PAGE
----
I have a friend who hates Macs, and has been predicting their demise for years. Recent increases in hardware sales and market share have shut him up a bit, but he now predicts that OS X will soon run on any hardware, and then people will choose the best software (he acknowledges that, at least) and the most affordable hardware, refusing to be held to ransom by Apple's exorbitant hardware costs! I don't know enough of the technical side to argue. Do you think OS X will eventually be able to be made to run on any hardware?
This question has been hashed out many times, but I think the simple answer is: No, it's not going to happen. The reason is simple: Apple is a hardware company and makes its money from selling hardware. It seems extremely unlikely that Apple would give up its biggest competitive advantage by offering OS X for sale on generic white boxes. As with many Mac things, John Gruber over at Daring Fireball has some of the most insightful commentary on this issue, and his reasoning is basically the same.
That said, hackers have gotten OS X to run on generic hardware, but I take it as a near certainty that Apple will not release a retail version of OS X for non-Apple computers.
I recently purchased a new camera that is capable of shooting RAW. The images it takes have a .RAF extension. When I move them to my Mac, I am able to see the image in the preview provided by Finder's column view, but am unable to open the file in Preview.app, iPhoto or Aperture. I'm told by Aperture that the file type is unsupported. Do you know of any way to correct this problem?
You don't say which camera you have, but Apple only officially supports selected models and if your camera isn't on the list then it won't be natively recognized by any of those applications. It's like you can see the preview in the Finder because your camera embeds a JPEG into the RAW file.
That said, if you camera model is close to one of the supported models, you may be able to hack together a work-around. Over at Mac OS X Hints, there's a neat trick for editing the RAW plist to add compatibility for Adobe DNGs converted from cameras not officially supported by Apple. You do first have to convert the RAW files to Adobe's DNG using their free converter, and this will only work if your camera is on Adobe's support list.
If your camera is a popular model you can take hope in the fact that Apple is continually adding new RAW support (including in the most recent 10.4.10 update). So if you're lucky native support will be added soon (I would expect RAW support to be increased in Leopard as well).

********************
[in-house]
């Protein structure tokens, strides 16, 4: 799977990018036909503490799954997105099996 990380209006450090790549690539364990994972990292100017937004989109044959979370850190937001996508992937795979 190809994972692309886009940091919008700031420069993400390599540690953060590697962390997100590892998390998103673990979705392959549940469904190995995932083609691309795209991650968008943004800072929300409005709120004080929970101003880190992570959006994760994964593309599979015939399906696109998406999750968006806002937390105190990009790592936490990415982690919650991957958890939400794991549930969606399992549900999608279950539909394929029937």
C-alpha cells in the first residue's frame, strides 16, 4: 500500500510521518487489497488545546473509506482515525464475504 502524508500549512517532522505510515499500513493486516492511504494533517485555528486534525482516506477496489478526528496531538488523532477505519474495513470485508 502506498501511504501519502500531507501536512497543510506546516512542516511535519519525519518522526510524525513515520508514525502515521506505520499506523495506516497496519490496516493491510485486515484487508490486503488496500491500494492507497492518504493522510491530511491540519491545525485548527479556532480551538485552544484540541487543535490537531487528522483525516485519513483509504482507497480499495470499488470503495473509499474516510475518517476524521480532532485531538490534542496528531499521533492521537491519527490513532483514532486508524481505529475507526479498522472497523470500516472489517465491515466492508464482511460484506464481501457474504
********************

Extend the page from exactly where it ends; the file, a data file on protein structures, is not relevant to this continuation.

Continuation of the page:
I'm replacing my iPod shuffle with an iPhone, but the iPhone doesn't "shuffle" songs. What i'd like to do is pick a few playlists of music that are always on the phone, my favorite songs, then fill the remaining space with anything else at random... any ideas?
What you need to do is create some cool Smart Playlists and sync those over. Here are just some random ideas to get you started.
Basically, the key idea is just to define a set of music you want select from and then fill the playlist selected by "random." So here's what I would do. Create a music-only playlist as described by Merlin, then define a smart playlist that excludes your playlists you always sync and then includes the music only playlist. You can also specify the size, etc. So in this example, playlists A, B, and C are already synced over and the total size is limited to 2GB. Now just sync that Smart Playlist to your iPhone.
And of course you can continue customizing to your hearts content. If you haven't filled out your metadata you may want to do that as well to give you even more control of your randomized playlist.
My friend synced her 5th Gen iPod to her computer at home in the US. She then moved to Sydney and bought a Macbook there. SO she would like to be able to sync her iPod with her Macbook, but she doesn't want to lose all her music. Obviously not all of it was purchased on iTunes, so asking them to send the downloads to her account again wouldn't work.
There are in fact a variety of utilities that will allow you to copy music back from the iPod to a mac. For donation-ware you could have her check out Senuti ('iTunes' backwards, get it?). For a little bit of cash, PodWorks ($8) is probably the most well-regarded of these tools and has just been updated to version 2.9. So basically using one of these she just needs to copy all of the music over to the MacBook from the iPod.
There's one very important thing to remember when using any of these utilities. When she first plugs her iPod into the new Mac, it will ask her if she wants to sync it with that Mac. Be sure that she selects no, or all of her music will be erased. In addition make sure the "Copy files to iTunes Music folder when adding to library" option is checked on in the iTunes preferences Advanced tab.
Is there a way to get the icons of mountable drives, like iPods or external harddrives, to show up in the same spot of the desktop every time?
Frankly, no there's not. It's a great annoyance of mine as well, but there's no way built into the Finder to do this. You can show the view options for the Desktop (⌘J) and try to use one of the "keep arranged by" options, but that's about it.
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